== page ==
Appreciating Snow…and Rain

This time of year is difficult for me. I’m an outdoors girl – I think we all know that by now – and it is tough to get in enough nature time. I’m not a morning person, but that matters less and less, since the sun isn’t a morning person right now either. Or an evening person. With a sunrise around 8:00 a.m. and sunset around 5:00 p.m. there just isn’t much day in the day.

So the other day, when the sun peaked out for a bit during the morning hours, I went traipsing about.
snowy path

I stopped just over the hill at the Seven Bridges Natural Area, where I was the first person to walk the snowy trails. There were some old footprints that had been covered in several inches of fresh snow, but that day it was just me and talkative river.
snowy bridge

Nature seems so desolate in November, void of color, but full of detritus. A girl can become downright depressed. In some ways, then, we’ve been blessed by the early heavy snows.
Snowy Rapid River blog
Snowy Bridge Smooth Water-blog

Winter will likely again feel too long this year, but the snow adds a cheerful touch for which I’m thankful.
snowy country barn

It decorates the remains of fall’s bounty, turning mundane sights into special, short-lived vignettes.
santa hats-3
Snowy Red Berries-blog

Yes, I am thankful for the snow, but I am also grateful for the past two days of rain that have melted most of it. It’s dreary as dreary out, but November is awfully early to be contemplating where to stack the snow from the driveway.
red at night

Out in the Cold

The sun flitted in and out of the clouds yesterday (mostly in), and though it was the coldest day of the season, I listened to my cabin-fever addled brain (it doesn’t take much folks; we went for a long walk on Sunday…) and headed out with the camera.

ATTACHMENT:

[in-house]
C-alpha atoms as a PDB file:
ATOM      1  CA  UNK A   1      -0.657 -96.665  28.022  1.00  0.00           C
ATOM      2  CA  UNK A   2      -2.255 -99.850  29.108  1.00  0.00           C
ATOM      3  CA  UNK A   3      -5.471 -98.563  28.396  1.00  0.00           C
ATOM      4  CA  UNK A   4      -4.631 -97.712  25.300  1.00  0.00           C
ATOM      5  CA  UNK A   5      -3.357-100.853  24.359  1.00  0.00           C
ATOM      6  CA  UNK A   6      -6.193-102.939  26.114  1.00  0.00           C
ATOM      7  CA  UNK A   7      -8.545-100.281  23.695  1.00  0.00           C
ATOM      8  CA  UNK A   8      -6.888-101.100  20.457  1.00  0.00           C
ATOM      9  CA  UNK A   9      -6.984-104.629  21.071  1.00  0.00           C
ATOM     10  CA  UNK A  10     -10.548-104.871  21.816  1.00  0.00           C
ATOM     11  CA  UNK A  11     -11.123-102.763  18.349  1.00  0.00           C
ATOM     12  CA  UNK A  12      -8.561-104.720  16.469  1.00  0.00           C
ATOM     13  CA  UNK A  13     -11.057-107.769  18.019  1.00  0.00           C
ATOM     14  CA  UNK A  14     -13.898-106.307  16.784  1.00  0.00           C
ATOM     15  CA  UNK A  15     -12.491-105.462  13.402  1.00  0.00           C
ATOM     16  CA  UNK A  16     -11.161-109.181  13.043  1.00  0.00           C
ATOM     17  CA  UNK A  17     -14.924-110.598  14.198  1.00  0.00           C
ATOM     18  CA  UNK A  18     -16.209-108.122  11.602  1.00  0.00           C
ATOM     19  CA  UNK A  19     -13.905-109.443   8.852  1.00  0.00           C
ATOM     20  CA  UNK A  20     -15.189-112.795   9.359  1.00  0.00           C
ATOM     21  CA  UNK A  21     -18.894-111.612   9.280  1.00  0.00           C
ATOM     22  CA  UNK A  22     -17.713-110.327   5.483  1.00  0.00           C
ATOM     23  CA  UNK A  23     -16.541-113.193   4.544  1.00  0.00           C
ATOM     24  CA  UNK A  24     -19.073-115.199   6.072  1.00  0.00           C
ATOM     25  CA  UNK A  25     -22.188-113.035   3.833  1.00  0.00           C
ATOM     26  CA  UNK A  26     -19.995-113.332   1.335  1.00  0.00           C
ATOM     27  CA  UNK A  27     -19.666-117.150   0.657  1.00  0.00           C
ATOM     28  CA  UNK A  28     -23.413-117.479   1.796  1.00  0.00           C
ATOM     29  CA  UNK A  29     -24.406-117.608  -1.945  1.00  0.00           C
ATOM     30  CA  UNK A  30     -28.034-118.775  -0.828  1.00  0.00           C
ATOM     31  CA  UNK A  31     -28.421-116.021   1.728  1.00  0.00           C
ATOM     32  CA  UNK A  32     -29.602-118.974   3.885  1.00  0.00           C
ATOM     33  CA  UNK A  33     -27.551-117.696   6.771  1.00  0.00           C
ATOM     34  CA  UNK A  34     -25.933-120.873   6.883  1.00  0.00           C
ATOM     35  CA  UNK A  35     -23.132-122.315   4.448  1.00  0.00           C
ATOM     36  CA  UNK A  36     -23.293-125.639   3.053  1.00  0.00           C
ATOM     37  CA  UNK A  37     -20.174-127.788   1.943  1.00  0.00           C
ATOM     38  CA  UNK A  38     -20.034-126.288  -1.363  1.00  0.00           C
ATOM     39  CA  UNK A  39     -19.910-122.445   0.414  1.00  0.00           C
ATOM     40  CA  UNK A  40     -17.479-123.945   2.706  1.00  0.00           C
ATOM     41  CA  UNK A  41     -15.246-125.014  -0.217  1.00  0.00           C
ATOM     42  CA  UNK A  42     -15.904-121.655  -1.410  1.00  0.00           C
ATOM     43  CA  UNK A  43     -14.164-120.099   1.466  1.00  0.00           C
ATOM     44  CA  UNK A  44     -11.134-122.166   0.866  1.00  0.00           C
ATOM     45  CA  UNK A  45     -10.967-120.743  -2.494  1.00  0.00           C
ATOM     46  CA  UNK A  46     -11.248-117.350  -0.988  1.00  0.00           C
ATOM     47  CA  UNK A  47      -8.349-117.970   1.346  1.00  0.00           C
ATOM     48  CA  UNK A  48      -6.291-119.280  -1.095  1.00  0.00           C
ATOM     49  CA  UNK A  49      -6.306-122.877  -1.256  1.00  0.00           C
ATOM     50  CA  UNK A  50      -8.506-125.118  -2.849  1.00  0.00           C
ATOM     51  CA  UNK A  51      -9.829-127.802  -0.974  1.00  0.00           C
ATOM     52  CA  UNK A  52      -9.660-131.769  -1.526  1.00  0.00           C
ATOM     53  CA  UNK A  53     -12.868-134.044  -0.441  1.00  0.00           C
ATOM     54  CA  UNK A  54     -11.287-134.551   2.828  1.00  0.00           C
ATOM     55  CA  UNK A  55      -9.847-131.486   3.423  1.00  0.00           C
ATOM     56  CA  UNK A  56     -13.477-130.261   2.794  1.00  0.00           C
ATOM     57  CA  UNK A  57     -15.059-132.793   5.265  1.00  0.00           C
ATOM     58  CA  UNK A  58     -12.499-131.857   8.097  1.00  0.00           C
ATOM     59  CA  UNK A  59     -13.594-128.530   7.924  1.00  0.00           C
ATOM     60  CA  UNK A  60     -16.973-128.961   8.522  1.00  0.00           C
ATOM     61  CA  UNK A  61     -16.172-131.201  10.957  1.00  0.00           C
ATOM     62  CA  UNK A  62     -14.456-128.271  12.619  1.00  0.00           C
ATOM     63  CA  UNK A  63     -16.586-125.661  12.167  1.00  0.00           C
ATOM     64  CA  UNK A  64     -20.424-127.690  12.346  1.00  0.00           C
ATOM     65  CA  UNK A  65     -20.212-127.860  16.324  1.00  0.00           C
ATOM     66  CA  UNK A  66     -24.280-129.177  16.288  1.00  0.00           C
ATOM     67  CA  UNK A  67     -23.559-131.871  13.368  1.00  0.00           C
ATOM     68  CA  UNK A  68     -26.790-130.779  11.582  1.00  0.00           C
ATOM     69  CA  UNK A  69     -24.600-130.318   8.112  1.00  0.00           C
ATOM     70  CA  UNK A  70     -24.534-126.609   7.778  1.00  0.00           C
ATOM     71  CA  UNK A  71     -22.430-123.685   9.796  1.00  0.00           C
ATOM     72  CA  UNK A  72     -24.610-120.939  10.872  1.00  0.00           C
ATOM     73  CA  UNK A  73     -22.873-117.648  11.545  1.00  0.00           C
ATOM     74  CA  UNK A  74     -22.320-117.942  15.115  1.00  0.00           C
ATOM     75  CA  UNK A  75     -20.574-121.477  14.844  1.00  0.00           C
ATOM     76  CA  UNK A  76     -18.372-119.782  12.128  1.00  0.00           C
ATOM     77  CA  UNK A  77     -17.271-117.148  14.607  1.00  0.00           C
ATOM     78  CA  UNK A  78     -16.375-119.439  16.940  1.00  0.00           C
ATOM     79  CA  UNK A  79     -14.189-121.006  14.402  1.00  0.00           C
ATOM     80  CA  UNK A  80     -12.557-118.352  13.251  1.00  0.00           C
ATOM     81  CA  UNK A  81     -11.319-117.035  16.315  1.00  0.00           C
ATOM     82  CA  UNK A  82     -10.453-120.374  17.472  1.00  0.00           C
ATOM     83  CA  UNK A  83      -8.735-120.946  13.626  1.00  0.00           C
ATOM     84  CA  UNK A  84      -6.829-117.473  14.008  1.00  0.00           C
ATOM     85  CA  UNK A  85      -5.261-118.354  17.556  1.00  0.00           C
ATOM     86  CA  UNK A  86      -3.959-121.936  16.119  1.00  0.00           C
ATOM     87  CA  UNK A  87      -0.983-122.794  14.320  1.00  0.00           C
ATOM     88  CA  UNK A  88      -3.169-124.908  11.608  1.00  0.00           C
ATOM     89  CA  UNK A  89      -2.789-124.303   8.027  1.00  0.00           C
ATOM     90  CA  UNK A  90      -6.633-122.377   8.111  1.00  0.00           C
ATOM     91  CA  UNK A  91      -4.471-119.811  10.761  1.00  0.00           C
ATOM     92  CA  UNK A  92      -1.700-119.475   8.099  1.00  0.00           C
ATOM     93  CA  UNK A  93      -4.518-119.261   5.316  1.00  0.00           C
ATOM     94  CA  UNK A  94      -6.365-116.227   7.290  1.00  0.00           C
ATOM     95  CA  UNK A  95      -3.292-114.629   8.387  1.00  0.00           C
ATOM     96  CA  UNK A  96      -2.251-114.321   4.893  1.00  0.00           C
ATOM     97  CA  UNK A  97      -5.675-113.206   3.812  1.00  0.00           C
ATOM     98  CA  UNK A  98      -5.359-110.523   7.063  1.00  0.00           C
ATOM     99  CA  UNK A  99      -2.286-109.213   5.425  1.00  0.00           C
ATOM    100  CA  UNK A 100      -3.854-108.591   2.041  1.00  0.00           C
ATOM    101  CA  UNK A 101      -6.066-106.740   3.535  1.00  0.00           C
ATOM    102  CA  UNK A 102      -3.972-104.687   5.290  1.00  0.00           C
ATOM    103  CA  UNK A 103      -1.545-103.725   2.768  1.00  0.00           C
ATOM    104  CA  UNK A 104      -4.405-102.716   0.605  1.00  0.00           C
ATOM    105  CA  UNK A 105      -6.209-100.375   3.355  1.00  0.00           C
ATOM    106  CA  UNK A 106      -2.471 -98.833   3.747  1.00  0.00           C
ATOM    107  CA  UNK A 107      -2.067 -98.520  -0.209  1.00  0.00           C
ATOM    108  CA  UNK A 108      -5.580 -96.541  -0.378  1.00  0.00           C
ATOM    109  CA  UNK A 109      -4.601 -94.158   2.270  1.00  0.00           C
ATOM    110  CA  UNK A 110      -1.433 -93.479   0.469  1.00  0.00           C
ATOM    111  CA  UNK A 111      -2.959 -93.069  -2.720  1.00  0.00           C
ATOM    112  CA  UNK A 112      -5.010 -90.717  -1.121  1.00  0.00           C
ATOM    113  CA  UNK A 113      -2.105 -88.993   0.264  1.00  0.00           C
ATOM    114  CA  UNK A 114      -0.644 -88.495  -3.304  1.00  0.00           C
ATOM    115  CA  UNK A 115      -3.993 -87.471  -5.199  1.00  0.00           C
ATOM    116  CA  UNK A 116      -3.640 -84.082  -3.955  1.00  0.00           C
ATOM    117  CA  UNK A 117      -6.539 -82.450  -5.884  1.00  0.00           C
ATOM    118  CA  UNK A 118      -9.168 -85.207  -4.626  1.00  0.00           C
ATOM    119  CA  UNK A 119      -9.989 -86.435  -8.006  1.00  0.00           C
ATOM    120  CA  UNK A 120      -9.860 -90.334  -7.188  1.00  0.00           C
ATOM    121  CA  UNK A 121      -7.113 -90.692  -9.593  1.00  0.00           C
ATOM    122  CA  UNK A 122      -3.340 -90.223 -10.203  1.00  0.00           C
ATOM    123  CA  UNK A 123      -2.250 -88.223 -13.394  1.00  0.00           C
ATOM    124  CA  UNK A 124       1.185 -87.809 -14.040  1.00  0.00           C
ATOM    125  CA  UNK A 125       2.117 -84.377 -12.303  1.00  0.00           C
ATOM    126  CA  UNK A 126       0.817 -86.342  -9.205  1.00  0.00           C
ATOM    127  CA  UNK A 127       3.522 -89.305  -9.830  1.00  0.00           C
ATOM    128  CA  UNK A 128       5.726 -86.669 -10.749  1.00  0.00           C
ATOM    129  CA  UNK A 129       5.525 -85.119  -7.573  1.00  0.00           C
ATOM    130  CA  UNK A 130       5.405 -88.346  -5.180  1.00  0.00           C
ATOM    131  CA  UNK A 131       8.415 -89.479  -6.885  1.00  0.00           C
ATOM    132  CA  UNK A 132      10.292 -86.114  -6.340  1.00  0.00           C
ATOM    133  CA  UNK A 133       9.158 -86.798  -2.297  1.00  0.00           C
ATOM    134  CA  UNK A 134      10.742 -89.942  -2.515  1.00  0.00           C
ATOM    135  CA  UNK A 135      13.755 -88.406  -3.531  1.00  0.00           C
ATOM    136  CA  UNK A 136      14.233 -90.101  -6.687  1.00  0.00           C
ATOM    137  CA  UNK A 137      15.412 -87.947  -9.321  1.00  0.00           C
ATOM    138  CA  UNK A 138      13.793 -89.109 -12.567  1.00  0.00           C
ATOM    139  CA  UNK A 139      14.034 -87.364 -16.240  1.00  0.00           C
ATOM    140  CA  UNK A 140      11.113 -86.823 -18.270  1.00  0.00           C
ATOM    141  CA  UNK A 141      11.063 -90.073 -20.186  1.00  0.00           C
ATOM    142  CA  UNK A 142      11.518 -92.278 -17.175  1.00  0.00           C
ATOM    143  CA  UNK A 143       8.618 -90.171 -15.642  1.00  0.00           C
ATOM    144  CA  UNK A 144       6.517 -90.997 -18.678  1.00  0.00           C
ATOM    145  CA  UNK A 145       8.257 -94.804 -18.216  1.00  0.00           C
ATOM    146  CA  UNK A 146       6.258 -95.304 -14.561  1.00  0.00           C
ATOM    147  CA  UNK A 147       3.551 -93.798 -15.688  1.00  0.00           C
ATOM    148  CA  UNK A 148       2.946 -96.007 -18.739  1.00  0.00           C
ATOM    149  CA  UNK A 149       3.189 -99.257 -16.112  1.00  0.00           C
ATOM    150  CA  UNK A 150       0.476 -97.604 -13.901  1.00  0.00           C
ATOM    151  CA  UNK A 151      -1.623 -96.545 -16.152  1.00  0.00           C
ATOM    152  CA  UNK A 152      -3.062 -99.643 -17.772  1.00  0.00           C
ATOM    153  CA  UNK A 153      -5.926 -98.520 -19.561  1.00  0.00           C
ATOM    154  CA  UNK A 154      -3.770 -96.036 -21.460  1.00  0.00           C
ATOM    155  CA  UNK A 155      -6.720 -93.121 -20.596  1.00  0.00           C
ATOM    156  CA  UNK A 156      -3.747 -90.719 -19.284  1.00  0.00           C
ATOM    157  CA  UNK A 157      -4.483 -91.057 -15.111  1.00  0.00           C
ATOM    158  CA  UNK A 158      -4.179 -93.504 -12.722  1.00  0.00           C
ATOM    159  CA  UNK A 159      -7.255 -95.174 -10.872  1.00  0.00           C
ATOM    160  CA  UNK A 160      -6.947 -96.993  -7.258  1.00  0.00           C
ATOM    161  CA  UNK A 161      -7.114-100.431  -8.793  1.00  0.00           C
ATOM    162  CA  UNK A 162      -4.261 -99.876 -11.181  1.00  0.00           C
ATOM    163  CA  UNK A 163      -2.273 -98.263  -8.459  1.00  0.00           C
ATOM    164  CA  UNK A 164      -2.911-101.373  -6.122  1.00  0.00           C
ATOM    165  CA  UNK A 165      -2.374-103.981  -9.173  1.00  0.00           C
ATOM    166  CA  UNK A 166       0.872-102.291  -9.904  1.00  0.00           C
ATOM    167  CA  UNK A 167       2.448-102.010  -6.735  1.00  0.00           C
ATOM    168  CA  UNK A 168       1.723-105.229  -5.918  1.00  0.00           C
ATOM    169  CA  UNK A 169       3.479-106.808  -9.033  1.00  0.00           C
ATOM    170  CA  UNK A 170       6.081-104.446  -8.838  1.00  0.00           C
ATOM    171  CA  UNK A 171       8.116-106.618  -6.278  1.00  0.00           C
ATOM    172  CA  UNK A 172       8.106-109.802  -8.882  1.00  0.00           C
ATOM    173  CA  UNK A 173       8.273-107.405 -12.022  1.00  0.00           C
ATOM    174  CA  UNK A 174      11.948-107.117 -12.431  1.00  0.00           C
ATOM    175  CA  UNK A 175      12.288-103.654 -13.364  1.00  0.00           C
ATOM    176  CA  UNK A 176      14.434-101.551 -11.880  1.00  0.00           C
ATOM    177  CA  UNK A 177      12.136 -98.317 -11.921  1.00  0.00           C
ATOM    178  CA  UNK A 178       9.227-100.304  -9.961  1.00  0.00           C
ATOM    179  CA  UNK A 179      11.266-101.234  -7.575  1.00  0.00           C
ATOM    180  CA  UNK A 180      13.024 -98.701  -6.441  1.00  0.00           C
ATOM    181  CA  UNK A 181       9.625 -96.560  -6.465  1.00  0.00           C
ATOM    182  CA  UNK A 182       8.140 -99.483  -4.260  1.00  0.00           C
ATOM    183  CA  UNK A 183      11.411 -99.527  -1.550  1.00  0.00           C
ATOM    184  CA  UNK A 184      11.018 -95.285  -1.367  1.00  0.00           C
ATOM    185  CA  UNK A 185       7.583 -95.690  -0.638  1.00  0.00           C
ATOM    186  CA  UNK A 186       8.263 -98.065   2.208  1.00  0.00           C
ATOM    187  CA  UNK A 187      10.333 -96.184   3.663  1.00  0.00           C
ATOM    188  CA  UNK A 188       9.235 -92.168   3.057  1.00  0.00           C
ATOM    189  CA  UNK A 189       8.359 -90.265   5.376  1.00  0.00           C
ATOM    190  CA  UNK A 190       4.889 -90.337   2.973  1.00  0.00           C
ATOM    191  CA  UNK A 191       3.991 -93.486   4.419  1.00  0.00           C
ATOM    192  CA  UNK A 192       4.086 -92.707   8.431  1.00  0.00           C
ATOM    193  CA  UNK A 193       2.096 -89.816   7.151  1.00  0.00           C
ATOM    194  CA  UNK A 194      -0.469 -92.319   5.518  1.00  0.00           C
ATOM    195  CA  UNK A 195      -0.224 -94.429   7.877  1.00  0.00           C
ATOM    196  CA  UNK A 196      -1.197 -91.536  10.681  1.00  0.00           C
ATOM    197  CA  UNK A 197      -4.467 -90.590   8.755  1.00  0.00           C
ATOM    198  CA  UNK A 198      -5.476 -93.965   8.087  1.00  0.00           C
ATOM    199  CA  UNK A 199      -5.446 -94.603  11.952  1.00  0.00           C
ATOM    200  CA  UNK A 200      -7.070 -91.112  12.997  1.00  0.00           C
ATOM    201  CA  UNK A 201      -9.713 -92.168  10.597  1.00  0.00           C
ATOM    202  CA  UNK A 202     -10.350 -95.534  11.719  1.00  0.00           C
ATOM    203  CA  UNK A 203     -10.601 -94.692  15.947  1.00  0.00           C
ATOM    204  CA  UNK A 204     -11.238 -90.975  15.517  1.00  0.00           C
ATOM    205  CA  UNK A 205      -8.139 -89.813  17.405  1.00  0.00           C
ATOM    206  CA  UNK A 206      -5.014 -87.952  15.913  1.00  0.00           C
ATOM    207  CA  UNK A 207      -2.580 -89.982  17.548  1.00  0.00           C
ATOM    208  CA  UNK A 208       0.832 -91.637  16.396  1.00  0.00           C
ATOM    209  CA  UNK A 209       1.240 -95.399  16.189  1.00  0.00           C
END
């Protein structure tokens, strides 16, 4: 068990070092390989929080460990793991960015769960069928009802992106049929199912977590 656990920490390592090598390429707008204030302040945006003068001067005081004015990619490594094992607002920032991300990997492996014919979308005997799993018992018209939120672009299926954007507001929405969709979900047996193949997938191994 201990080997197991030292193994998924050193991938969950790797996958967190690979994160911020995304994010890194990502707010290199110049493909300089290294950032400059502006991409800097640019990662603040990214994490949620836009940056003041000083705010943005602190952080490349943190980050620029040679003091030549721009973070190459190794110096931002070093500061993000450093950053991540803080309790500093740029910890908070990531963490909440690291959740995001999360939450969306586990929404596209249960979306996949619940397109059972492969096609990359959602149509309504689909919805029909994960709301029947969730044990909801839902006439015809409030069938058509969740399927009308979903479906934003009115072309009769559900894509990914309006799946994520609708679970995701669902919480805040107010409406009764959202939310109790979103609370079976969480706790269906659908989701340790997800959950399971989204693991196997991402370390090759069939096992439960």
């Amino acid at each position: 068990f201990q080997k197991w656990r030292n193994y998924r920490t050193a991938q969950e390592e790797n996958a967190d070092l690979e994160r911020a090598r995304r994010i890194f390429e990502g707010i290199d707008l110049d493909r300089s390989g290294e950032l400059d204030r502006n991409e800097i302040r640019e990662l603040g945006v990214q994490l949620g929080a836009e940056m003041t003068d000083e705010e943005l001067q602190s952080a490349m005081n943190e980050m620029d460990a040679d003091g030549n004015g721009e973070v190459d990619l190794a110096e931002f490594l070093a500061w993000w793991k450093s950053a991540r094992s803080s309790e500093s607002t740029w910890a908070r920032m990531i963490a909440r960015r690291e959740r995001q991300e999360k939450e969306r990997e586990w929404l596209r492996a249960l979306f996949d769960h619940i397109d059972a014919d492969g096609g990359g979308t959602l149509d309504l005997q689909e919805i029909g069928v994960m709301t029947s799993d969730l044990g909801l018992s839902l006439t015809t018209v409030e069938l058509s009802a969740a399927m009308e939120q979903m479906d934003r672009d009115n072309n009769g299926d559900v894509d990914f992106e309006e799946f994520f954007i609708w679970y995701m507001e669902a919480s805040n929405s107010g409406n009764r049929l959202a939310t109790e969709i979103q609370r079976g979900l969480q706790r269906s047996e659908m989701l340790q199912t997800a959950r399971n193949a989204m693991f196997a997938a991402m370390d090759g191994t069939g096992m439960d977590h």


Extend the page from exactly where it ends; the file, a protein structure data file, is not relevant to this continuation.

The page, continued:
I had to burst through thick snow drifts at the bottom of the hill, but emerged safely onto a less snowy road, as the wind graciously blew snow in parallel.
Valley Road

A quick hop around a curve or two, and I parked at the Seven Bridges Natural Area – the same place I ventured back in November for some outside time. (A quick search for “Seven Bridges” on this blog indicates that I go here frequently when needing some outside time, but am pressed for time :) )
pinecones

Thanks to the infamous Polar Vortex, much of the Rapid River has frozen over, though where it’s exposed, the water alternately trickles and surges downstream.
Rapid River intimates-2
The sun mostly went back into hiding while I was there, but the ice formations held my attention captive. What it clings to in the swift current, I have no idea.

They’re not awe-inspiring or anything, but I think they’re worth a click for the detail in the larger versions

After the tips of my fingers shattered from the cold, I decided to get back in the car. I warmed up a bit and mended my fingers, which I would need for the big tree at the bottom of the snow-drifted road. (I’ll be checking the poll results sometime over the weekend.)

Since the sun showed a flicker of promise, I hopped back on the not-drifted road and headed for Torch Lake – curious whether it had frozen.
Cold bench with a hot view

For just a fleeting moment, the sun wrenched its way through a crack in the sky, and I put my tattered fingers to use once more. Though a wide ice shelf sits along the shore, the lake itself is still stirred by the wind, and thus not completely frozen. Because of the vast temperature differential a thick mist rose into cold, cold air – looking quite like a hot smoke in the sun’s firelight.

My fingers still hurt from playing in the cold with thin gloves the past two days, but I don’t regret for a second going out. Now that the cold spell has broken, I’ll be seeing the outside more, sun or not. How about you?

Making Excuses